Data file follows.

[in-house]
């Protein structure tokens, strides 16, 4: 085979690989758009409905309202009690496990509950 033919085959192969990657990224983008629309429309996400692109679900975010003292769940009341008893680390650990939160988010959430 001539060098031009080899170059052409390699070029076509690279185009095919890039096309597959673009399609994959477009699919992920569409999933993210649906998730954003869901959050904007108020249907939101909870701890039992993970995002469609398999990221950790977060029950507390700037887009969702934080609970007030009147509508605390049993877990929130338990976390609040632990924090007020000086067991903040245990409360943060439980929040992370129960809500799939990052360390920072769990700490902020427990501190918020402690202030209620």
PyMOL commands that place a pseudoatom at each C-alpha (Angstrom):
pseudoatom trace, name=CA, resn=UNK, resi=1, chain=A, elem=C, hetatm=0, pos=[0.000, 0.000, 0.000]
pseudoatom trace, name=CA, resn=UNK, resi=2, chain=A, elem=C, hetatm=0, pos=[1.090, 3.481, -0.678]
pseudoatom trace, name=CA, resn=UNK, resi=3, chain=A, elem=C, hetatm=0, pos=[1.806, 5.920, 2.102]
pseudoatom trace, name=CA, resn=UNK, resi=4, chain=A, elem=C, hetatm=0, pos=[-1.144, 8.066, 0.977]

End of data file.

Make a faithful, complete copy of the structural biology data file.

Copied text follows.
[in-house]
């Protein structure tokens, strides 16, 4: 085979690989758009409905309202009690496990509950 033919085959192969990657990224983008629309429309996400692109679900975010003292769940009341008893680390650990939160988010959430 001539060098031009080899170059052409390699070029076509690279185009095919890039096309597959673009399609994959477009699919992920569409999933993210649906998730954003869901959050904007108020249907939101909870701890039992993970995002469609398999990221950790977060029950507390700037887009969702934080609970007030009147509508605390049993877990929130338990976390609040632990924090007020000086067991903040245990409360943060439980929040992370129960809500799939990052360390920072769990700490902020427990501190918020402690202030209620």
PyMOL commands that place a pseudoatom at each C-alpha (Angstrom):
pseudoatom trace, name=CA, resn=UNK, resi=1, chain=A, elem=C, hetatm=0, pos=[0.000, 0.000, 0.000]
pseudoatom trace, name=CA, resn=UNK, resi=2, chain=A, elem=C, hetatm=0, pos=[1.090, 3.481, -0.678]
pseudoatom trace, name=CA, resn=UNK, resi=3, chain=A, elem=C, hetatm=0, pos=[1.806, 5.920, 2.102]
pseudoatom trace, name=CA, resn=UNK, resi=4, chain=A, elem=C, hetatm=0, pos=[-1.144, 8.066, 0.977]